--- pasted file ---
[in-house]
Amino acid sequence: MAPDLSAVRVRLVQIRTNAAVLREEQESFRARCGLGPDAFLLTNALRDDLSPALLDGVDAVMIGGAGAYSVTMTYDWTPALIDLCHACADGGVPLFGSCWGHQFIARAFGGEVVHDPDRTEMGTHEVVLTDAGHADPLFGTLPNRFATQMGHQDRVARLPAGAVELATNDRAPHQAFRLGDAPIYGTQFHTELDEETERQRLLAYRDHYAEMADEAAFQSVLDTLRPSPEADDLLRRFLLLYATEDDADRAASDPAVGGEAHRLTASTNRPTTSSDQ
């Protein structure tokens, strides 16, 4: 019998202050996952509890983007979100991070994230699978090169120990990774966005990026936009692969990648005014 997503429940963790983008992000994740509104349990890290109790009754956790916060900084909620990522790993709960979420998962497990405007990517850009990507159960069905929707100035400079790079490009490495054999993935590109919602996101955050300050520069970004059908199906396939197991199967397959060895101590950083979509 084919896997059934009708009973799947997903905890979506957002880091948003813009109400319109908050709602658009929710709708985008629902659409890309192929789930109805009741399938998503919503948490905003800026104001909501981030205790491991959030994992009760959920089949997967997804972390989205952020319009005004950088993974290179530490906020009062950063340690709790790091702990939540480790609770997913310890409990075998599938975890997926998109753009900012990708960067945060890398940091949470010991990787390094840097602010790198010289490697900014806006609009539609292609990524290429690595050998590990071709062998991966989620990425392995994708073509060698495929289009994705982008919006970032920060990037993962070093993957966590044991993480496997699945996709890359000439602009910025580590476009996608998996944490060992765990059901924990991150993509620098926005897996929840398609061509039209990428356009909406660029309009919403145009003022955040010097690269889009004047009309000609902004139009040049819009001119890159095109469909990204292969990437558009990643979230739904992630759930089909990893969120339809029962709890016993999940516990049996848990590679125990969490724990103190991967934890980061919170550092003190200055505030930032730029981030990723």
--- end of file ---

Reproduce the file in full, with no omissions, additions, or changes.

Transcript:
[in-house]
Amino acid sequence: MAPDLSAVRVRLVQIRTNAAVLREEQESFRARCGLGPDAFLLTNALRDDLSPALLDGVDAVMIGGAGAYSVTMTYDWTPALIDLCHACADGGVPLFGSCWGHQFIARAFGGEVVHDPDRTEMGTHEVVLTDAGHADPLFGTLPNRFATQMGHQDRVARLPAGAVELATNDRAPHQAFRLGDAPIYGTQFHTELDEETERQRLLAYRDHYAEMADEAAFQSVLDTLRPSPEADDLLRRFLLLYATEDDADRAASDPAVGGEAHRLTASTNRPTTSSDQ
């Protein structure tokens, strides 16, 4: 019998202050996952509890983007979100991070994230699978090169120990990774966005990026936009692969990648005014 997503429940963790983008992000994740509104349990890290109790009754956790916060900084909620990522790993709960979420998962497990405007990517850009990507159960069905929707100035400079790079490009490495054999993935590109919602996101955050300050520069970004059908199906396939197991199967397959060895101590950083979509 084919896997059934009708009973799947997903905890979506957002880091948003813009109400319109908050709602658009929710709708985008629902659409890309192929789930109805009741399938998503919503948490905003800026104001909501981030205790491991959030994992009760959920089949997967997804972390989205952020319009005004950088993974290179530490906020009062950063340690709790790091702990939540480790609770997913310890409990075998599938975890997926998109753009900012990708960067945060890398940091949470010991990787390094840097602010790198010289490697900014806006609009539609292609990524290429690595050998590990071709062998991966989620990425392995994708073509060698495929289009994705982008919006970032920060990037993962070093993957966590044991993480496997699945996709890359000439602009910025580590476009996608998996944490060992765990059901924990991150993509620098926005897996929840398609061509039209990428356009909406660029309009919403145009003022955040010097690269889009004047009309000609902004139009040049819009001119890159095109469909990204292969990437558009990643979230739904992630759930089909990893969120339809029962709890016993999940516990049996848990590679125990969490724990103190991967934890980061919170550092003190200055505030930032730029981030990723």